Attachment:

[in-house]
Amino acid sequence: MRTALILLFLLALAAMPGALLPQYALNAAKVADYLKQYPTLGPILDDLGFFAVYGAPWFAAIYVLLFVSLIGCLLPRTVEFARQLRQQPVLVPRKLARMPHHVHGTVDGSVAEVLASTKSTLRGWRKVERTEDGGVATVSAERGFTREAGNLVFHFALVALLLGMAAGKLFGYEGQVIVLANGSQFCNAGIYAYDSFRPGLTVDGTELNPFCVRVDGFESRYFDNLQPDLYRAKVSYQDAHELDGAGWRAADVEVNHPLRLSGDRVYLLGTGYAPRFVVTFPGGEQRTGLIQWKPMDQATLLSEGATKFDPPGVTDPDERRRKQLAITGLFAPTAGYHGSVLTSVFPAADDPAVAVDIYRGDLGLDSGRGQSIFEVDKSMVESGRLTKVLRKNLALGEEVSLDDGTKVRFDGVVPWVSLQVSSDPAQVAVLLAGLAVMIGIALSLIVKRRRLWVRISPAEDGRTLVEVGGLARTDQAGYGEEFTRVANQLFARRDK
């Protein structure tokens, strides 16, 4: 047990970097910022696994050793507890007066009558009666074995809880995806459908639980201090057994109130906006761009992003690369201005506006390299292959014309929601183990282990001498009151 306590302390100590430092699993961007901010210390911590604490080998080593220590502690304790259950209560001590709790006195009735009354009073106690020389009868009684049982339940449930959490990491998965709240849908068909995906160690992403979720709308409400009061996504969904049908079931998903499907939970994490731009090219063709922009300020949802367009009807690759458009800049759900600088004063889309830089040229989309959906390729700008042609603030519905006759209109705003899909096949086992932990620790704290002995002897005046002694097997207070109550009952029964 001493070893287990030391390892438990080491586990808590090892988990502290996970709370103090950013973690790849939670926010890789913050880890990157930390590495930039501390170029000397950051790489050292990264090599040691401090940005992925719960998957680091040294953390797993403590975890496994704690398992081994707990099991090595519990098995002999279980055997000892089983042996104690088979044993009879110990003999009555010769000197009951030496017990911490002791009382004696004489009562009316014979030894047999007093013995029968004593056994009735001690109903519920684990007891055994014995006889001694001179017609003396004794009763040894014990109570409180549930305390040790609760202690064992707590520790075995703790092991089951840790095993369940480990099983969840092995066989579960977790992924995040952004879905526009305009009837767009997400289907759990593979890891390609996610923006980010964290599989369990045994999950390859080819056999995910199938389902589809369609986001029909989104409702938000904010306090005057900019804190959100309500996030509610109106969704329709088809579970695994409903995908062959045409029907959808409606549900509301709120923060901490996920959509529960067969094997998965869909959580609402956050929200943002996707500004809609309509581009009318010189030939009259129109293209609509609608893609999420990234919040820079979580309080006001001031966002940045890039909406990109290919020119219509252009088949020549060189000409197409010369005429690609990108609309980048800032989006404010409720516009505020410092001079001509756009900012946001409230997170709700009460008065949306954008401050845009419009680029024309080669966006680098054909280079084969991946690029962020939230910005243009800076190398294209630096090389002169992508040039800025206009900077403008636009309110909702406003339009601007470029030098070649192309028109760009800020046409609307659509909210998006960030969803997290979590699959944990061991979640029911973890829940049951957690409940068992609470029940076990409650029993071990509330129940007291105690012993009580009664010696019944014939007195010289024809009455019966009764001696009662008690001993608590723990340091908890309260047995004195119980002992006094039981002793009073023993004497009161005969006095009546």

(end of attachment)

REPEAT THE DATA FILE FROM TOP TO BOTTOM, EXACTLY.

[in-house]
Amino acid sequence: MRTALILLFLLALAAMPGALLPQYALNAAKVADYLKQYPTLGPILDDLGFFAVYGAPWFAAIYVLLFVSLIGCLLPRTVEFARQLRQQPVLVPRKLARMPHHVHGTVDGSVAEVLASTKSTLRGWRKVERTEDGGVATVSAERGFTREAGNLVFHFALVALLLGMAAGKLFGYEGQVIVLANGSQFCNAGIYAYDSFRPGLTVDGTELNPFCVRVDGFESRYFDNLQPDLYRAKVSYQDAHELDGAGWRAADVEVNHPLRLSGDRVYLLGTGYAPRFVVTFPGGEQRTGLIQWKPMDQATLLSEGATKFDPPGVTDPDERRRKQLAITGLFAPTAGYHGSVLTSVFPAADDPAVAVDIYRGDLGLDSGRGQSIFEVDKSMVESGRLTKVLRKNLALGEEVSLDDGTKVRFDGVVPWVSLQVSSDPAQVAVLLAGLAVMIGIALSLIVKRRRLWVRISPAEDGRTLVEVGGLARTDQAGYGEEFTRVANQLFARRDK
């Protein structure tokens, strides 16, 4: 047990970097910022696994050793507890007066009558009666074995809880995806459908639980201090057994109130906006761009992003690369201005506006390299292959014309929601183990282990001498009151 306590302390100590430092699993961007901010210390911590604490080998080593220590502690304790259950209560001590709790006195009735009354009073106690020389009868009684049982339940449930959490990491998965709240849908068909995906160690992403979720709308409400009061996504969904049908079931998903499907939970994490731009090219063709922009300020949802367009009807690759458009800049759900600088004063889309830089040229989309959906390729700008042609603030519905006759209109705003899909096949086992932990620790704290002995002897005046002694097997207070109550009952029964 001493070893287990030391390892438990080491586990808590090892988990502290996970709370103090950013973690790849939670926010890789913050880890990157930390590495930039501390170029000397950051790489050292990264090599040691401090940005992925719960998957680091040294953390797993403590975890496994704690398992081994707990099991090595519990098995002999279980055997000892089983042996104690088979044993009879110990003999009555010769000197009951030496017990911490002791009382004696004489009562009316014979030894047999007093013995029968004593056994009735001690109903519920684990007891055994014995006889001694001179017609003396004794009763040894014990109570409180549930305390040790609760202690064992707590520790075995703790092991089951840790095993369940480990099983969840092995066989579960977790992924995040952004879905526009305009009837767009997400289907759990593979890891390609996610923006980010964290599989369990045994999950390859080819056999995910199938389902589809369609986001029909989104409702938000904010306090005057900019804190959100309500996030509610109106969704329709088809579970695994409903995908062959045409029907959808409606549900509301709120923060901490996920959509529960067969094997998965869909959580609402956050929200943002996707500004809609309509581009009318010189030939009259129109293209609509609608893609999420990234919040820079979580309080006001001031966002940045890039909406990109290919020119219509252009088949020549060189000409197409010369005429690609990108609309980048800032989006404010409720516009505020410092001079001509756009900012946001409230997170709700009460008065949306954008401050845009419009680029024309080669966006680098054909280079084969991946690029962020939230910005243009800076190398294209630096090389002169992508040039800025206009900077403008636009309110909702406003339009601007470029030098070649192309028109760009800020046409609307659509909210998006960030969803997290979590699959944990061991979640029911973890829940049951957690409940068992609470029940076990409650029993071990509330129940007291105690012993009580009664010696019944014939007195010289024809009455019966009764001696009662008690001993608590723990340091908890309260047995004195119980002992006094039981002793009073023993004497009161005969006095009546």